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A macroeconomic model of liquidity crises

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  • Keiichiro Kobayashi

    ()
    (Keio University)

  • Tomoyuki Nakajima

    ()
    (Kyoto University)

Abstract

We develop a macroeconomic model in which liquidity plays an essential role in the production process, because firms have a commitment problem regarding factor payments. A liquidity crisis occurs when firms fail to obtain sufficient liquidity, and may be caused either by self-fulfilling beliefs or by fundamental shocks. Our model is consistent with the observation that the decline in output during the Great Recession is mostly attributable to the deterioration in the labor wedge, rather than in productivity. The government's commitment to guarantee bank deposits reduces the possibility of a self-fulfilling crisis, but it increases that of a fundamental crisis.

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Bibliographic Info

Paper provided by Kyoto University, Institute of Economic Research in its series KIER Working Papers with number 876.

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Length: 34pages
Date of creation: Mar 2014
Date of revision:
Handle: RePEc:kyo:wpaper:876

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Keywords: Liquidity crises; Systemic crises; Corporate Liquidity demand; Limited commitment; Debt overhang.;

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  1. Douglas W. Diamond & Philip H. Dybvig, 2000. "Bank runs, deposit insurance, and liquidity," Quarterly Review, Federal Reserve Bank of Minneapolis, issue Win, pages 14-23.
  2. Tobias Adrian & Hyun Song Shin, 2010. "The changing nature of financial intermediation and the financial crisis of 2007-09," Staff Reports 439, Federal Reserve Bank of New York.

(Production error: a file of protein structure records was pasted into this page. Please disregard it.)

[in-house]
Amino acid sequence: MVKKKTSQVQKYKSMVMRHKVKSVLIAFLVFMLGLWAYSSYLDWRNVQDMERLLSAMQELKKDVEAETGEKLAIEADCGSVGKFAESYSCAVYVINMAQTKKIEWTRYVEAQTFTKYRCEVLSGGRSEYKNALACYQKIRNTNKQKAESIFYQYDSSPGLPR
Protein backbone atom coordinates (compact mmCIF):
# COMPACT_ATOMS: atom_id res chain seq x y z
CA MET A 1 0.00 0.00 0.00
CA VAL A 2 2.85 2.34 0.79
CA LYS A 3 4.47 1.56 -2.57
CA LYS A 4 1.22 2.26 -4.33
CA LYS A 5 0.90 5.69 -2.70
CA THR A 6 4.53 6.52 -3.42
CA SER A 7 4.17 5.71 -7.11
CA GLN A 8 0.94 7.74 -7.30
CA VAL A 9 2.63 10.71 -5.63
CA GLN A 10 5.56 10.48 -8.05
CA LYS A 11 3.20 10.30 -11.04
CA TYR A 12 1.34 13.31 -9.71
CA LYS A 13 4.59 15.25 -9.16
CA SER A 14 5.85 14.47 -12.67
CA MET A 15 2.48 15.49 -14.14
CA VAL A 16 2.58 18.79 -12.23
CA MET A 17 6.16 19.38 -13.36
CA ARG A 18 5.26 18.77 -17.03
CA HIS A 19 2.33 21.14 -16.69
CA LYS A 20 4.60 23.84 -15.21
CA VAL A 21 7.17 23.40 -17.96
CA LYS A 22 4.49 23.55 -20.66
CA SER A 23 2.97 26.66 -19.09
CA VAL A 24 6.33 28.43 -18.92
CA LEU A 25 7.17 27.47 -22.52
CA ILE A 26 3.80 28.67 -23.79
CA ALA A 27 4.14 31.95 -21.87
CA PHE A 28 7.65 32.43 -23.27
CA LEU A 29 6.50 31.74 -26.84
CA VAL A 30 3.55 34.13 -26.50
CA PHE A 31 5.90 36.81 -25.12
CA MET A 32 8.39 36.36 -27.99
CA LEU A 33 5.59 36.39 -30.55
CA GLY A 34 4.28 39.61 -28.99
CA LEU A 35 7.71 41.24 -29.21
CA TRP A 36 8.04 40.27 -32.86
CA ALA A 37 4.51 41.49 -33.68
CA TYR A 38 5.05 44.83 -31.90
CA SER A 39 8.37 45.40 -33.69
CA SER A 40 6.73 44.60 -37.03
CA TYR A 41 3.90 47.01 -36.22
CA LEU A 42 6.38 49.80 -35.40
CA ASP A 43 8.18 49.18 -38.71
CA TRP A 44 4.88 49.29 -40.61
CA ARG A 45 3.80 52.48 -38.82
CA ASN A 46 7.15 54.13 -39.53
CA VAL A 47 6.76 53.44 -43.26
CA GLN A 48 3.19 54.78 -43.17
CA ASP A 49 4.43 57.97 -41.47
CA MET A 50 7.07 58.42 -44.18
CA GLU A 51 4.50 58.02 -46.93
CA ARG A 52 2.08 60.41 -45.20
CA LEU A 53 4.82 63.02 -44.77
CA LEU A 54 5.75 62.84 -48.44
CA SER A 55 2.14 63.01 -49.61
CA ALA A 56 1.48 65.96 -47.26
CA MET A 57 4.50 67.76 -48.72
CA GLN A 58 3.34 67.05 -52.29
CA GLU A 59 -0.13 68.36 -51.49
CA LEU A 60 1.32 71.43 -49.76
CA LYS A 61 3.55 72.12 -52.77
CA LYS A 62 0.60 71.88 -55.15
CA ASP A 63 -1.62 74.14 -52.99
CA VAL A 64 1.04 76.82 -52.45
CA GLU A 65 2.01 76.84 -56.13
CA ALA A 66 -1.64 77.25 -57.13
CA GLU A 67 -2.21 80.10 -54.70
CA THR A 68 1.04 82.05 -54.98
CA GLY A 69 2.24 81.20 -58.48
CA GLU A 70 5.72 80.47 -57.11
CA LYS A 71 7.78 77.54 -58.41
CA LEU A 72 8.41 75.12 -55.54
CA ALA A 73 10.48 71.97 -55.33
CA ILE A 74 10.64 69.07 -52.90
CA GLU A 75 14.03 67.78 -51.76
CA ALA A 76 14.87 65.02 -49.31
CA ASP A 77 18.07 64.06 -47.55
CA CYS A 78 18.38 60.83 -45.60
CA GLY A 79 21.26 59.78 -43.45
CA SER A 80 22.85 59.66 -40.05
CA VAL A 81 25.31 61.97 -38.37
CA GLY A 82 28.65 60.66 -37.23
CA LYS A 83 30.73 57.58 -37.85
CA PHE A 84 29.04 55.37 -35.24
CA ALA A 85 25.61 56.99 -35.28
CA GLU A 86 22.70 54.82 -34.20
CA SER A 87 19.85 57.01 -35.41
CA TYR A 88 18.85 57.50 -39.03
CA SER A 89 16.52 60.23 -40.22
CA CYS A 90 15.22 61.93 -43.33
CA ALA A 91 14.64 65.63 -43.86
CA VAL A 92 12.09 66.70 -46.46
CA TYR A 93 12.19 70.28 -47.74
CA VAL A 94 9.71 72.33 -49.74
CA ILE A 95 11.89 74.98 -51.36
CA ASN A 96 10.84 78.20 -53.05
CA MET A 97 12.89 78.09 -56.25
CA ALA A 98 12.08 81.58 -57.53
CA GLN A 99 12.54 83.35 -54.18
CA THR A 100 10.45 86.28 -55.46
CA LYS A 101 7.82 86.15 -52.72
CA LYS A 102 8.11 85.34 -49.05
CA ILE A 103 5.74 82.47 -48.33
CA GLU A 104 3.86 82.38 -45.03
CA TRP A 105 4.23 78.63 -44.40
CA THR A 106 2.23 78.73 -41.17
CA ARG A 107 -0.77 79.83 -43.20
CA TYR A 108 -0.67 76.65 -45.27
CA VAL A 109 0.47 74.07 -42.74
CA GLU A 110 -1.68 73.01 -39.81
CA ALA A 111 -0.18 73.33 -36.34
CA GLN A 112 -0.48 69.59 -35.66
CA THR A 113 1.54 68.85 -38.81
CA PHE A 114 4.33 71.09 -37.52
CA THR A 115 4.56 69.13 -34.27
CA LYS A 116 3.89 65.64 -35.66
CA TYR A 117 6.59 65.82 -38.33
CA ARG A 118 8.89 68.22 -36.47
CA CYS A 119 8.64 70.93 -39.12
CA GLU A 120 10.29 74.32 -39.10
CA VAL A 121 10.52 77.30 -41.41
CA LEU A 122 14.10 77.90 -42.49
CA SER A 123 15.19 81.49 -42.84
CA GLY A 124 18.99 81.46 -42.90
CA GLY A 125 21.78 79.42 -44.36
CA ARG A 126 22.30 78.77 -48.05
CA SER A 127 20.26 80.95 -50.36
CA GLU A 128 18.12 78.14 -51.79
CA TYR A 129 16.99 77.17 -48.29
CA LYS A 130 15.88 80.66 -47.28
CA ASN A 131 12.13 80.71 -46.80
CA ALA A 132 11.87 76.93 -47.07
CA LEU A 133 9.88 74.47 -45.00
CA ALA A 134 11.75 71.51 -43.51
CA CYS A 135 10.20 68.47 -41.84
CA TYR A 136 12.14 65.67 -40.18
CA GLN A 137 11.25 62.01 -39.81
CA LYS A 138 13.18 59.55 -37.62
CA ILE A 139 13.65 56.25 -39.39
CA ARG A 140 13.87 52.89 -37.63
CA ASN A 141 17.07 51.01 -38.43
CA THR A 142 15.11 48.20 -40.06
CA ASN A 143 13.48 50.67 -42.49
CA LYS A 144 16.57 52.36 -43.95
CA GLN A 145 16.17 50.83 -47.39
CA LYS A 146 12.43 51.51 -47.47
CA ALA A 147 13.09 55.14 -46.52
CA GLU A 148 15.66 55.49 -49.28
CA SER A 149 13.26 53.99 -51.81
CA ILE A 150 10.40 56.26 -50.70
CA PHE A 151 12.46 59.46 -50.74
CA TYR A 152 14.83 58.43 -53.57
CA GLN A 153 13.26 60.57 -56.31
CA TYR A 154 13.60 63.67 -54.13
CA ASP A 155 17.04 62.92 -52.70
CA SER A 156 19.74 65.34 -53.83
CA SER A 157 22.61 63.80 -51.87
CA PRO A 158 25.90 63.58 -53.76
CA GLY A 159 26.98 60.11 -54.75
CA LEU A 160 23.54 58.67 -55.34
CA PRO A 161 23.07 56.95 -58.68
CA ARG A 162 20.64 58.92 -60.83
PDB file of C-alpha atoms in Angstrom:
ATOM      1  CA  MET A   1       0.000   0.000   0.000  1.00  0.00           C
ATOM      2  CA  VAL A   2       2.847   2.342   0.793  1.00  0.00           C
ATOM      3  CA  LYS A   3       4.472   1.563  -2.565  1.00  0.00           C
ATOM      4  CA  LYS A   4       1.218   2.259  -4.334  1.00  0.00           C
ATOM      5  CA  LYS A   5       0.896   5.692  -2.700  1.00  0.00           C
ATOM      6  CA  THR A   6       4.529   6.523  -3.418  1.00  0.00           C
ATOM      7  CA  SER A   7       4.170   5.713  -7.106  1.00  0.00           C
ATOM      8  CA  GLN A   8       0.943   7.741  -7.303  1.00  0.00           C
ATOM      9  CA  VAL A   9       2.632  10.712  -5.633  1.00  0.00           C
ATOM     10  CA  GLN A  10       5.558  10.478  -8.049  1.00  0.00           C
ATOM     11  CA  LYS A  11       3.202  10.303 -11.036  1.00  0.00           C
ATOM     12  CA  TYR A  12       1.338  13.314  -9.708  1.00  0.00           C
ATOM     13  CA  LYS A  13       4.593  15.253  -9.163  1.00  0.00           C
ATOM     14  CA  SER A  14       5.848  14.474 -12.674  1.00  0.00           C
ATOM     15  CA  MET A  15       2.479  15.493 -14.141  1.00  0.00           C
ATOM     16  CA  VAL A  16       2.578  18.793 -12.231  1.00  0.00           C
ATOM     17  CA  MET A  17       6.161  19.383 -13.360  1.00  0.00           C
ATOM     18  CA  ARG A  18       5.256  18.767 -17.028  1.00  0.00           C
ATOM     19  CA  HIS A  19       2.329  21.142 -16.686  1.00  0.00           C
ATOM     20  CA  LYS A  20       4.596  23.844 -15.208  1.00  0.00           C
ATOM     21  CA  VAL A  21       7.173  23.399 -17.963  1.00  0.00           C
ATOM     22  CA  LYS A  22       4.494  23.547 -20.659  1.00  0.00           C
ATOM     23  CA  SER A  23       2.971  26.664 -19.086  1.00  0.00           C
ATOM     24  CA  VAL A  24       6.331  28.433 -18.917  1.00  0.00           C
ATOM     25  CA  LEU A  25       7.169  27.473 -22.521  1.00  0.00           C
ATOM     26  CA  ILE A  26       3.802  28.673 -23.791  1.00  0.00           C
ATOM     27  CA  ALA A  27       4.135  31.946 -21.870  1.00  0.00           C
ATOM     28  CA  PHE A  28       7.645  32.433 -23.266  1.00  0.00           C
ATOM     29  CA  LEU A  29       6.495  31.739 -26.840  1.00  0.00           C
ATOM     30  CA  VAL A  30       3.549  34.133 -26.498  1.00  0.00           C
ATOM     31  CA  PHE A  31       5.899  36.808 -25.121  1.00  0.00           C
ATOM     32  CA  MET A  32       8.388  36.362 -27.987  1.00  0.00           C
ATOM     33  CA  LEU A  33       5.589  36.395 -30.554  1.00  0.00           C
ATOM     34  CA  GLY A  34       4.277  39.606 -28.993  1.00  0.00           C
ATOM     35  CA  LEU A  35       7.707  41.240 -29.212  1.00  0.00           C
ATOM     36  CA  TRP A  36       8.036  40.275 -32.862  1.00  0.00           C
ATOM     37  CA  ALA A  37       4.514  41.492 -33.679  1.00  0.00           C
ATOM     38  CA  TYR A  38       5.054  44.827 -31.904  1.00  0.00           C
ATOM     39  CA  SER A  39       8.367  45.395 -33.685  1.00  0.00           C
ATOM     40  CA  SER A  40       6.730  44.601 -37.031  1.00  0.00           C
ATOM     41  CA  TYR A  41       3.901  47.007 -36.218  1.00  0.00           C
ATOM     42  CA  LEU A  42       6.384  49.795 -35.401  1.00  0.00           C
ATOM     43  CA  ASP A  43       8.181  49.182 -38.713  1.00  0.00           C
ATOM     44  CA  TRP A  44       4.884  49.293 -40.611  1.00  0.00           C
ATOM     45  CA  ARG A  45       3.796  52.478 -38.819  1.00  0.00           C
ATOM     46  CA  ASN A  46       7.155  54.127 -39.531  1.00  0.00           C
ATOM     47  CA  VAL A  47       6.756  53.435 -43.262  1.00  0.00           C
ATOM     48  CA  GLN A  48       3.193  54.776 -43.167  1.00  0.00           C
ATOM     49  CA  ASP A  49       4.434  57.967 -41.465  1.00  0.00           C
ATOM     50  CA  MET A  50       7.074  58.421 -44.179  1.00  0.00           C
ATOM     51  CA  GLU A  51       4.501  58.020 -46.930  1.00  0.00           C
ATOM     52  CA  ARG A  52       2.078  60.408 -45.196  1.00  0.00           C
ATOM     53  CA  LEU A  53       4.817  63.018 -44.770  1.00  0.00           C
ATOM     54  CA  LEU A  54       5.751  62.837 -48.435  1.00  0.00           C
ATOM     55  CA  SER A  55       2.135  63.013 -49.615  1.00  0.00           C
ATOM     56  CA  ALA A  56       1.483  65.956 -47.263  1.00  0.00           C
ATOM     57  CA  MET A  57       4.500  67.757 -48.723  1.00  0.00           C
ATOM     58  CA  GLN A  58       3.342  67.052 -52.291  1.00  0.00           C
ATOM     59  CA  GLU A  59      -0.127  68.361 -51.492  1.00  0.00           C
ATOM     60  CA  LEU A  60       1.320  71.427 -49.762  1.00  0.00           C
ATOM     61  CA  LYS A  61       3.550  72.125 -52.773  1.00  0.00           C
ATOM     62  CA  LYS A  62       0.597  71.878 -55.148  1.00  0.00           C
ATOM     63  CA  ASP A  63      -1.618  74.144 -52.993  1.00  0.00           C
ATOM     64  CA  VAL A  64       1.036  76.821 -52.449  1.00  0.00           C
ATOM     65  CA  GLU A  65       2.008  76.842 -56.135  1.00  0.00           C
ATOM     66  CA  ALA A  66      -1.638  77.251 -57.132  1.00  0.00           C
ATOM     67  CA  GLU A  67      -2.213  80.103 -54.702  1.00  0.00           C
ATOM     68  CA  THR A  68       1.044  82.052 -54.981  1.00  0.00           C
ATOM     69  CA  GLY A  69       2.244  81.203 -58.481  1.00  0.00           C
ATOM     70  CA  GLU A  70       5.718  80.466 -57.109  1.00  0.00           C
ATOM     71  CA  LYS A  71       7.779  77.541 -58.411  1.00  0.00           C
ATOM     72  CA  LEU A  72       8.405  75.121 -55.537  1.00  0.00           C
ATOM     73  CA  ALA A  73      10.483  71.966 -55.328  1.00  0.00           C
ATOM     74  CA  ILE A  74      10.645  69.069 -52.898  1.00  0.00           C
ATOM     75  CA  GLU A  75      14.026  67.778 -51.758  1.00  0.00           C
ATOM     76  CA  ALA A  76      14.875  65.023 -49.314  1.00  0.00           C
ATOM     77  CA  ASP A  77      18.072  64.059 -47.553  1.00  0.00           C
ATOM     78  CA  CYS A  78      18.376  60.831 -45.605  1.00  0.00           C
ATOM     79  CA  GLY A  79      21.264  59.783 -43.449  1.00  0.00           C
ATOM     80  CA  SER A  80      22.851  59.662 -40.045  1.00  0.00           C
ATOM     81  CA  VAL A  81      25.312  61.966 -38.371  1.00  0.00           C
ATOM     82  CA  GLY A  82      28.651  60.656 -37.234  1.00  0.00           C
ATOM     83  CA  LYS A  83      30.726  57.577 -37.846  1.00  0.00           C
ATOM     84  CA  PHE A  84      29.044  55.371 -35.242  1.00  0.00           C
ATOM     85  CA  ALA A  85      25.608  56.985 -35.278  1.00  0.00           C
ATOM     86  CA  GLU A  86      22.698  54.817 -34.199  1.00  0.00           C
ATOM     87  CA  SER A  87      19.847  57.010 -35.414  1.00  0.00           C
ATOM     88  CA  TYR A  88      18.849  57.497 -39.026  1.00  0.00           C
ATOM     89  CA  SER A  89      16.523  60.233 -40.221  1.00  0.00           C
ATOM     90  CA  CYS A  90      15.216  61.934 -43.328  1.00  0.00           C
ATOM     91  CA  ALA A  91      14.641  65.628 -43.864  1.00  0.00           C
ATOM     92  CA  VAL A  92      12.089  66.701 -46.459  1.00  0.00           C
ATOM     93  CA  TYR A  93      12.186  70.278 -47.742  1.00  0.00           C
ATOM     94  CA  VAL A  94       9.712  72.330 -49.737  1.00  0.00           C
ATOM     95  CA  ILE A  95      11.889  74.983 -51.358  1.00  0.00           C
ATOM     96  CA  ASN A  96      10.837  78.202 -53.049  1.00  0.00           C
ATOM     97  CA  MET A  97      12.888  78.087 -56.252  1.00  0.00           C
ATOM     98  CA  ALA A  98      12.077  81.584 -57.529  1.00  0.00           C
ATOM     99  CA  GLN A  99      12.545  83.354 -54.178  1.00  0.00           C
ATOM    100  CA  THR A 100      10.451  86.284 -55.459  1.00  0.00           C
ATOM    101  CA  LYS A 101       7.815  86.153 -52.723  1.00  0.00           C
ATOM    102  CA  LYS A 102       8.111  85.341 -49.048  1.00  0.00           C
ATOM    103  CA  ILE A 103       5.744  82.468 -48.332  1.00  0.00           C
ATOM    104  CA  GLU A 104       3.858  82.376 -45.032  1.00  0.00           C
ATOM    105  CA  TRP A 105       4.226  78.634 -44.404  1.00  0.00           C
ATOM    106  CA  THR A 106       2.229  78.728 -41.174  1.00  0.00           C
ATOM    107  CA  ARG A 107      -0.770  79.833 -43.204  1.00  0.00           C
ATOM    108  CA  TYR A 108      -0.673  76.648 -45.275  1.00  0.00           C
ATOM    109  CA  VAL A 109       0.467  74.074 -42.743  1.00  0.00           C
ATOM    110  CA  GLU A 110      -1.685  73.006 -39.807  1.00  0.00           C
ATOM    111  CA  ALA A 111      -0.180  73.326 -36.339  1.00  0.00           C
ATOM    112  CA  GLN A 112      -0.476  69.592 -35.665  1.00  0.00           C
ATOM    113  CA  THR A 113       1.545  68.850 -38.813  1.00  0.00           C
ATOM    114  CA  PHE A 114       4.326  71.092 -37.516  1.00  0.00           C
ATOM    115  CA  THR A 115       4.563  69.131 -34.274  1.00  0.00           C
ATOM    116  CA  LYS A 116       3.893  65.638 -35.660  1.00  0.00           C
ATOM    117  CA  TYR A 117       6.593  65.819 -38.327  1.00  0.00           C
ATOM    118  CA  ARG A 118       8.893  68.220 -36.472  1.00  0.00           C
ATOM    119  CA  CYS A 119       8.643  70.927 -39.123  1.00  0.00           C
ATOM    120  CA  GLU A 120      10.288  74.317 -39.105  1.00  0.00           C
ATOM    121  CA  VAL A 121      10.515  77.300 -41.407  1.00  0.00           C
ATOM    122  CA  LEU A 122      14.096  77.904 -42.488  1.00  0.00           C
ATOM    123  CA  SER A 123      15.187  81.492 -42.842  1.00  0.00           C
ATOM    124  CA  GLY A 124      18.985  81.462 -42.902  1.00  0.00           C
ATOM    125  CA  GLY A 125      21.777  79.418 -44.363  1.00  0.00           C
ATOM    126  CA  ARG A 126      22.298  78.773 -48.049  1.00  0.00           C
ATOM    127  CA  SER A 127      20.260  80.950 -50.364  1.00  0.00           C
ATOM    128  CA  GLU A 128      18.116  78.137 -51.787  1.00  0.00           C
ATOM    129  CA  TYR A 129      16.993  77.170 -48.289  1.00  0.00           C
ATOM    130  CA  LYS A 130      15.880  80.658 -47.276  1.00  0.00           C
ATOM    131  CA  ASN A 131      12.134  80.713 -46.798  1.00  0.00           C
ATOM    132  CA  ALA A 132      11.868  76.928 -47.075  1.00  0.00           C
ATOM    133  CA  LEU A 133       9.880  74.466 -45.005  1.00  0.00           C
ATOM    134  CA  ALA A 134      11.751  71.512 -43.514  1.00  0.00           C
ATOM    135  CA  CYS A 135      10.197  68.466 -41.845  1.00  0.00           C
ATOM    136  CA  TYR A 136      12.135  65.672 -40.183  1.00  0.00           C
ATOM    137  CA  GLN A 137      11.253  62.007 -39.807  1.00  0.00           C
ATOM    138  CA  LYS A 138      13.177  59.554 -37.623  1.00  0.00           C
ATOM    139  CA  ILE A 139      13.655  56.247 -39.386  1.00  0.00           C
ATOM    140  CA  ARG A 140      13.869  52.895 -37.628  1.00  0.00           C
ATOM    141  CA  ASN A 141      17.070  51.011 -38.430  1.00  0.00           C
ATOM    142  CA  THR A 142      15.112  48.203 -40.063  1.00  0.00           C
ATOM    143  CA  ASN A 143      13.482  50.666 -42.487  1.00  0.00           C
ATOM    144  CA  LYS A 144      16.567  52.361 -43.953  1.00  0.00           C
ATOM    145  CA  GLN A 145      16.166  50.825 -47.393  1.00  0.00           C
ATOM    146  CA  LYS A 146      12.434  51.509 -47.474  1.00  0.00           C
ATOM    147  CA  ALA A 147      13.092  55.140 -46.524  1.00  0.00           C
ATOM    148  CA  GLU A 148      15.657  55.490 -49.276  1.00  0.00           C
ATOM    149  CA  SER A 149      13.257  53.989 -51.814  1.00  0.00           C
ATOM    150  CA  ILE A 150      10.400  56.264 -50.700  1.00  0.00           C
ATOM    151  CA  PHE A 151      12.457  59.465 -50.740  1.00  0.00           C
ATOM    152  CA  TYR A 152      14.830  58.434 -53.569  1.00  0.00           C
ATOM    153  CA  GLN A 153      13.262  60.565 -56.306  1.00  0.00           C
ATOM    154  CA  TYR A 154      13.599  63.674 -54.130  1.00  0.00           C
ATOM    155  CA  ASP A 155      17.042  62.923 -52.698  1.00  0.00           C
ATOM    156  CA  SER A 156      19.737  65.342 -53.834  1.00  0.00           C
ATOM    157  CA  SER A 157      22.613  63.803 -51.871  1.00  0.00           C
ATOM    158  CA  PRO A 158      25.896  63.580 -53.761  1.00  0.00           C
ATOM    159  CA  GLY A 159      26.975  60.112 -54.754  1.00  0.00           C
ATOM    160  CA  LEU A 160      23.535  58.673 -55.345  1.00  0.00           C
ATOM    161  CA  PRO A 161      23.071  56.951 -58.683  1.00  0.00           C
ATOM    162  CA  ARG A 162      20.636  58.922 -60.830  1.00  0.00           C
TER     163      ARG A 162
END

3. Diamond, Douglas W, 1984. "Financial Intermediation and Delegated Monitoring," Review of Economic Studies, Wiley Blackwell, vol. 51(3), pages 393-414, July.
  4. Markus K. Brunnermeier, 2009. "Deciphering the Liquidity and Credit Crunch 2007-2008," Journal of Economic Perspectives, American Economic Association, vol. 23(1), pages 77-100, Winter.
  5. Huberto M. Ennis & Todd Keister, 2009. "Bank Runs and Institutions: The Perils of Intervention," American Economic Review, American Economic Association, vol. 99(4), pages 1588-1607, September.
  6. Holmström, Bengt, 2011. "Inside and Outside Liquidity," MIT Press Books, The MIT Press, edition 1, volume 1, number 0262015783, December.
  7. Douglas W. Diamond & Raghuram G. Rajan, . "A Theory of Bank Capital," CRSP working papers 363, Center for Research in Security Prices, Graduate School of Business, University of Chicago.
  8. Todd Keister, 2010. "Bailouts and financial fragility," Staff Reports 473, Federal Reserve Bank of New York.
  9. Harald Uhlig, 2009. "A Model of a Systemic Bank Run," Working Papers 2009-006, Becker Friedman Institute for Research In Economics.
  10. Thomas Philippon, 2010. "Debt Overhang and Recapitalization in Closed and Open Economies," IMF Economic Review, Palgrave Macmillan, vol. 58(1), pages 157-178, August.
  11. Bryant, John, 1980. "A model of reserves, bank runs, and deposit insurance," Journal of Banking & Finance, Elsevier, vol. 4(4), pages 335-344, December.
  12. Gale, Douglas & Hellwig, Martin, 1985. "Incentive-Compatible Debt Contracts: The One-Period Problem," Review of Economic Studies, Wiley Blackwell, vol. 52(4), pages 647-63, October.
  13. Gorton, Gary B., 2010. "Slapped by the Invisible Hand: The Panic of 2007," OUP Catalogue, Oxford University Press, number 9780199734153, October.
  14. Gary Gorton & Andrew Metrick, 2010. "Regulating the Shadow Banking System," Brookings Papers on Economic Activity, Economic Studies Program, The Brookings Institution, vol. 41(2 (Fall)), pages 261-312.
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